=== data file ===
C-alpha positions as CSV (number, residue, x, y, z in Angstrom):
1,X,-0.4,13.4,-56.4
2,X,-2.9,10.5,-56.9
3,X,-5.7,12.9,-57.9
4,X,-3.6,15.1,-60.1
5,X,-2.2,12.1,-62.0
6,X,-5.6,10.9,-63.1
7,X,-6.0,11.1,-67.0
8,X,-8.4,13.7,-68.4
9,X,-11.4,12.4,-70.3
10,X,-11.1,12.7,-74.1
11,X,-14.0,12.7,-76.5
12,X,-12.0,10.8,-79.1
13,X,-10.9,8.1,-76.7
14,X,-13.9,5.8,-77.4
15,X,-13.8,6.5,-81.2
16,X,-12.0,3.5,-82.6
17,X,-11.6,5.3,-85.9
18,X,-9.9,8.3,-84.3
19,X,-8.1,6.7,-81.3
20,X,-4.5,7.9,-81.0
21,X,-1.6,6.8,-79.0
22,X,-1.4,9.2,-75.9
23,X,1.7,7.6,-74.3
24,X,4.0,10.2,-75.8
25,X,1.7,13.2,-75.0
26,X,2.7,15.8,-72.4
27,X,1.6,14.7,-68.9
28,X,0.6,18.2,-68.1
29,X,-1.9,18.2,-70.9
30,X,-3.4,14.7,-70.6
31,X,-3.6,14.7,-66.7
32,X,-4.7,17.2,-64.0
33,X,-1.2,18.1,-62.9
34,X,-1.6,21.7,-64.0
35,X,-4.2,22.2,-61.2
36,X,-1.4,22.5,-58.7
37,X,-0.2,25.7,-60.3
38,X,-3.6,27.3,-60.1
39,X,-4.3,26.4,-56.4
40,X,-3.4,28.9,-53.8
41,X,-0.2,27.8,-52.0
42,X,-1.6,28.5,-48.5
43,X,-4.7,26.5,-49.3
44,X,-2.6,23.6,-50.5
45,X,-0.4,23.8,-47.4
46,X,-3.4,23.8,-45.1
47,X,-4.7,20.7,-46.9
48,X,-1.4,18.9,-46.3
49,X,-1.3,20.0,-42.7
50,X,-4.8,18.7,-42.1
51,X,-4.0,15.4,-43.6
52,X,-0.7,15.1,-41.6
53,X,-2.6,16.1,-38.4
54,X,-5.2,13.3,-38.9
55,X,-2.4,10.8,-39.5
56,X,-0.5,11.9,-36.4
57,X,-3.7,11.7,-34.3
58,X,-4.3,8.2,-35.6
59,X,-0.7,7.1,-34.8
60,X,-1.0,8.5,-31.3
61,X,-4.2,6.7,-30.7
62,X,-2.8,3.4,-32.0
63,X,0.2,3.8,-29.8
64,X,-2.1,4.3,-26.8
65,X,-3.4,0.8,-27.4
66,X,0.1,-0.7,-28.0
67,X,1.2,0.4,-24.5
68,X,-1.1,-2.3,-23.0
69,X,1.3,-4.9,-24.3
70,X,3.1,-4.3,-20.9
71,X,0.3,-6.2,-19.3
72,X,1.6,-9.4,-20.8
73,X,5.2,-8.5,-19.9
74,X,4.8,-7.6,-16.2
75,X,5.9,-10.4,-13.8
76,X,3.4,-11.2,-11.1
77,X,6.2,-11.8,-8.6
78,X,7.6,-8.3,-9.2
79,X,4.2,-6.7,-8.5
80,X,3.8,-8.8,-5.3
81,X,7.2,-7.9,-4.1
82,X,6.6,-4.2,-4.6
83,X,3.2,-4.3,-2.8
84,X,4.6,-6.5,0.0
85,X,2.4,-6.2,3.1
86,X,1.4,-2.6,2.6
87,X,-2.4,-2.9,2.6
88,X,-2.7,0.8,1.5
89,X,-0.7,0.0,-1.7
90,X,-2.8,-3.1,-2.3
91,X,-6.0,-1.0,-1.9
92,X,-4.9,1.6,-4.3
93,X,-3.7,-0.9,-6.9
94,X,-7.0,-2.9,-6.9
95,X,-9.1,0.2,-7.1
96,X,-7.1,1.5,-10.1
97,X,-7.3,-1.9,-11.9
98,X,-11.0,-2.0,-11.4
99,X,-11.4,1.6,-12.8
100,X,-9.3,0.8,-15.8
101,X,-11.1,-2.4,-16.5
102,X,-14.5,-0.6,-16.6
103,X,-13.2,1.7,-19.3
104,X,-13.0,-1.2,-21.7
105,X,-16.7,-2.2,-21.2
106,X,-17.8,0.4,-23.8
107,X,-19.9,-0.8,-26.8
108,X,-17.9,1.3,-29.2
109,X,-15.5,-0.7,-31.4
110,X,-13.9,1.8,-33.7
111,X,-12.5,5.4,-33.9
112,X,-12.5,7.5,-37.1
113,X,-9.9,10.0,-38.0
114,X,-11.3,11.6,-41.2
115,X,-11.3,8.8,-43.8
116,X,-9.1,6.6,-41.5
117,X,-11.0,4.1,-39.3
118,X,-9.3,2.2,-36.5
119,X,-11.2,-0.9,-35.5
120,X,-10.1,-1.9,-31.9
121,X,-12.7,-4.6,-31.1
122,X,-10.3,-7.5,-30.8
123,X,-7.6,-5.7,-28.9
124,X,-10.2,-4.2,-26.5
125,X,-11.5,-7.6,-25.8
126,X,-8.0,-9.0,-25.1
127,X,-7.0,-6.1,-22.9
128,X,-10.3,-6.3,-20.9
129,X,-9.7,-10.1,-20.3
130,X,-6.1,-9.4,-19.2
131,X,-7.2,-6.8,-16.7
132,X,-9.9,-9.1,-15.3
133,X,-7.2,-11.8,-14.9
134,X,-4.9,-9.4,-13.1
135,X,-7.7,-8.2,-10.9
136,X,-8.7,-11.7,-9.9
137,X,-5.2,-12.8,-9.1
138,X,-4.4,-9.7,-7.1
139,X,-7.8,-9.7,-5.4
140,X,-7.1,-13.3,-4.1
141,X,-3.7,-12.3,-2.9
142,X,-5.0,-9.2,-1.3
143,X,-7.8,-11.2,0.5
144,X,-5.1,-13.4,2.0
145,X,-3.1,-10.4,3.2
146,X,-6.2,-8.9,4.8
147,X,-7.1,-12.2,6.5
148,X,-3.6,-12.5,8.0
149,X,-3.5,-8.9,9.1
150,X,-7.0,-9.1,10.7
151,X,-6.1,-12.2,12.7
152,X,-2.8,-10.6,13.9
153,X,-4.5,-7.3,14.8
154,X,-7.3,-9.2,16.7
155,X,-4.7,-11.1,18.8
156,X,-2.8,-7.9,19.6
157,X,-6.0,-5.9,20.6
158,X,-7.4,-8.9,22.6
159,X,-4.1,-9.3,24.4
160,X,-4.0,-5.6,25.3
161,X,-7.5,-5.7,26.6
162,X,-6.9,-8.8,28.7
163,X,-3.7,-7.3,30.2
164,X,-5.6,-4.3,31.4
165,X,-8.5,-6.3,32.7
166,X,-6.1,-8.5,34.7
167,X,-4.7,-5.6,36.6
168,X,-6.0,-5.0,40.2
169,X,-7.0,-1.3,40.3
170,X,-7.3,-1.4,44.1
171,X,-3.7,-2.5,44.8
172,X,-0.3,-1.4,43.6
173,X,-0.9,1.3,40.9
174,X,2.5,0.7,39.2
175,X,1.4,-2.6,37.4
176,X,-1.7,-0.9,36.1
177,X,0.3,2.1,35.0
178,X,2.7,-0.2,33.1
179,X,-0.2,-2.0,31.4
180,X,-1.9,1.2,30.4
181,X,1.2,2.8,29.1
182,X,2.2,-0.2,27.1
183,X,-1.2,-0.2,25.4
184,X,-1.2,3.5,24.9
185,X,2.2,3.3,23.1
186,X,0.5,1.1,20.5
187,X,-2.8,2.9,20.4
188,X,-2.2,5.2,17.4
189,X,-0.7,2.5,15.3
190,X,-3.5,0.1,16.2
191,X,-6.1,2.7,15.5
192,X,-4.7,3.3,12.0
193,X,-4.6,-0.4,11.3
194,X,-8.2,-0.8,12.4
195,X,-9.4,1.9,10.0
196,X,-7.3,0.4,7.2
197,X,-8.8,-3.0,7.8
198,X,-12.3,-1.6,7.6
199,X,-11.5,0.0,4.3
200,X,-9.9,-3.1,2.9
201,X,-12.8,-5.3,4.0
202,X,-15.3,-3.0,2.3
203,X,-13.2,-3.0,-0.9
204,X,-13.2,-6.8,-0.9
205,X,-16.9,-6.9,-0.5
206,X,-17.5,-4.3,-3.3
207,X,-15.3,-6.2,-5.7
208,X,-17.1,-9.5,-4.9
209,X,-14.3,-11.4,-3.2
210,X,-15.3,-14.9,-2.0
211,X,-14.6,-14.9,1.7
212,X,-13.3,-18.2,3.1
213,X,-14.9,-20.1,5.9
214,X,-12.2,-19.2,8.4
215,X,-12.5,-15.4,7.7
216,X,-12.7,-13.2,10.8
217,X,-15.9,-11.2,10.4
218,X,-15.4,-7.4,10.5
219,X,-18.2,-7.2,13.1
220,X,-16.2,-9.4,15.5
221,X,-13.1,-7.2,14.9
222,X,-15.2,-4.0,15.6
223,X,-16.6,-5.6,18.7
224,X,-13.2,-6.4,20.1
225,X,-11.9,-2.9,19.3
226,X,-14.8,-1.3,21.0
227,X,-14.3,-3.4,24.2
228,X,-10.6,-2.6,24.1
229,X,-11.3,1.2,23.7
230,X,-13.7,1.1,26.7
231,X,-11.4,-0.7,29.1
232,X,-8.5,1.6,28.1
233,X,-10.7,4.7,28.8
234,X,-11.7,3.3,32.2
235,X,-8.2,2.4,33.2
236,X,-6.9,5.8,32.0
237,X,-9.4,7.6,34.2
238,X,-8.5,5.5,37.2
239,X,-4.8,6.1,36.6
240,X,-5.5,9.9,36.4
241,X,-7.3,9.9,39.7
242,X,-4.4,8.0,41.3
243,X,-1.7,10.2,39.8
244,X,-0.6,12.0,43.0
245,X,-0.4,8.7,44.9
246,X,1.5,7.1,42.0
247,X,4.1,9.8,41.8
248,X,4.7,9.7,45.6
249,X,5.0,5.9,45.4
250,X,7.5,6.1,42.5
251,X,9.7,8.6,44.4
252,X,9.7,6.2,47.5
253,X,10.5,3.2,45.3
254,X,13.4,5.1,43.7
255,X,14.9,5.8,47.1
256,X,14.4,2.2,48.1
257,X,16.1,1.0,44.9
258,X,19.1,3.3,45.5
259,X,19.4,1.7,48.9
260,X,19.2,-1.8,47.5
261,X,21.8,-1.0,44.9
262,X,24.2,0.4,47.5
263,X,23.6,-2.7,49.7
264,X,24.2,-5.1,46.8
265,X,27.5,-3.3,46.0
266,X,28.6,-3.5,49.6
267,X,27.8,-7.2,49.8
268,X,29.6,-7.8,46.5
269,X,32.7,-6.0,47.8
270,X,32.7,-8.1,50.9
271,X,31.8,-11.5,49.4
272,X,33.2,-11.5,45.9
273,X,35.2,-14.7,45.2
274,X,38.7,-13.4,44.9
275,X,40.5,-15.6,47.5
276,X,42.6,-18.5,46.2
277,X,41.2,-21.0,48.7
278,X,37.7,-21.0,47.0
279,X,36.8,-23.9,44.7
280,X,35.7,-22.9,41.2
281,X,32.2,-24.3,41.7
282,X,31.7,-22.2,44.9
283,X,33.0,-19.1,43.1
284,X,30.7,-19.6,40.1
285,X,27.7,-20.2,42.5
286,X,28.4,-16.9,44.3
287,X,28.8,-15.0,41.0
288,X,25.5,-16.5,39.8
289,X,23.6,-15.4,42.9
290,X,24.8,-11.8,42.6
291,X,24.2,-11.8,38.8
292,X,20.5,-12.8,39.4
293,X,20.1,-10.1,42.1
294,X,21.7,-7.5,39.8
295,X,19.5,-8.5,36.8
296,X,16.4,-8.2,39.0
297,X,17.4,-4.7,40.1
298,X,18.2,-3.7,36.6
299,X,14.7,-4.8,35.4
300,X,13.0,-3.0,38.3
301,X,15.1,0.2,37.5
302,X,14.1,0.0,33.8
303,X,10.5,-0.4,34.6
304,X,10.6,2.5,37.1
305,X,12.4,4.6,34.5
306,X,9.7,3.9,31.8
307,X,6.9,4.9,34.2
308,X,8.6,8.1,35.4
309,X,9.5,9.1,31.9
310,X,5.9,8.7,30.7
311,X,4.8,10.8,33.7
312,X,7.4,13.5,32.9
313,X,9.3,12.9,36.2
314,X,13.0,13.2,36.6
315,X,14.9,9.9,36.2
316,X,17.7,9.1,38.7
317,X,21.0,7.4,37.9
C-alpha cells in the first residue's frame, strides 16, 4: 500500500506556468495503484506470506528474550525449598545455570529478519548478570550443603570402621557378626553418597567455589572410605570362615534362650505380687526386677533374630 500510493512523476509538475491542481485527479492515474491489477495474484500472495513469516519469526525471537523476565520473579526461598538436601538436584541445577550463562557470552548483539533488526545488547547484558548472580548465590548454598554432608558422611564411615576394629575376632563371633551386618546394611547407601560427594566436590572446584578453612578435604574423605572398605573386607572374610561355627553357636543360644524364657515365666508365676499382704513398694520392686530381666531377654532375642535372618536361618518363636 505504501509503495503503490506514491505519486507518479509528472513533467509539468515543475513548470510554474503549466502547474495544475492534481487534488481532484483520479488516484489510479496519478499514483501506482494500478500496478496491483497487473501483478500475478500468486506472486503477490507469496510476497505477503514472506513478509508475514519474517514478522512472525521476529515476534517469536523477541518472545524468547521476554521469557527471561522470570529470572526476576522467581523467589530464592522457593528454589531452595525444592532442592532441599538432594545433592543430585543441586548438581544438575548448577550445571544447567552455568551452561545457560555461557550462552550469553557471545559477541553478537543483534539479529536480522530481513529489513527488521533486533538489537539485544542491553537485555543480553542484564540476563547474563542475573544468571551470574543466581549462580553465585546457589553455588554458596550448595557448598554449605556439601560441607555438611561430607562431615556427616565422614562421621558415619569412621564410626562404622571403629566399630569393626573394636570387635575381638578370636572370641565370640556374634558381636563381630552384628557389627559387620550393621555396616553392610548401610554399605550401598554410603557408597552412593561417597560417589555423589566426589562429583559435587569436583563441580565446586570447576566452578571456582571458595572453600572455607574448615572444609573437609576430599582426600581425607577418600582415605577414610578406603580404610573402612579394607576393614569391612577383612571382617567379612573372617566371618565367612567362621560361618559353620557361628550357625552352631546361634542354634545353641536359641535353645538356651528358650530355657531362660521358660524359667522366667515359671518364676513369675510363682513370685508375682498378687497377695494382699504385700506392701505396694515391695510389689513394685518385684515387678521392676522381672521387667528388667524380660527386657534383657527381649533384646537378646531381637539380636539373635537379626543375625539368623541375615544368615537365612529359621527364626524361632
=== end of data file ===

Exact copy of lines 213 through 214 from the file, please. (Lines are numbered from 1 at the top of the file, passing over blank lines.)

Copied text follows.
212,X,-13.3,-18.2,3.1
213,X,-14.9,-20.1,5.9